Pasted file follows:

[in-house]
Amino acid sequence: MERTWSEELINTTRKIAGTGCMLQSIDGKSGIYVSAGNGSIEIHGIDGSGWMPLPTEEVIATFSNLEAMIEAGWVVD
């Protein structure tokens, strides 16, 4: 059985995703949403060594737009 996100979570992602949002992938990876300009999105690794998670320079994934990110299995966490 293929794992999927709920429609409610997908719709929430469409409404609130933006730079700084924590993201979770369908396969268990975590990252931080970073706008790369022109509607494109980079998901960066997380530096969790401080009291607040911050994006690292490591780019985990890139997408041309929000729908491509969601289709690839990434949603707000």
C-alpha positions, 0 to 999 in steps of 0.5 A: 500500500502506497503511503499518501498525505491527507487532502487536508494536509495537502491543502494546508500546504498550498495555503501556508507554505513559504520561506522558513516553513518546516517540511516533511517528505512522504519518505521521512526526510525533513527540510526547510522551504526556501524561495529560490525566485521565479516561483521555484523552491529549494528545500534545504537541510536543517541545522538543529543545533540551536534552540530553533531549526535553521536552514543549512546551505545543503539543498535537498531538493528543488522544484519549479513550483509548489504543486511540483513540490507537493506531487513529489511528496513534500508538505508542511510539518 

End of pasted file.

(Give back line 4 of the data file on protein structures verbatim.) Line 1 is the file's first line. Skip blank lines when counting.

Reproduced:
C-alpha positions, 0 to 999 in steps of 0.5 A: 500500500502506497503511503499518501498525505491527507487532502487536508494536509495537502491543502494546508500546504498550498495555503501556508507554505513559504520561506522558513516553513518546516517540511516533511517528505512522504519518505521521512526526510525533513527540510526547510522551504526556501524561495529560490525566485521565479516561483521555484523552491529549494528545500534545504537541510536543517541545522538543529543545533540551536534552540530553533531549526535553521536552514543549512546551505545543503539543498535537498531538493528543488522544484519549479513550483509548489504543486511540483513540490507537493506531487513529489511528496513534500508538505508542511510539518 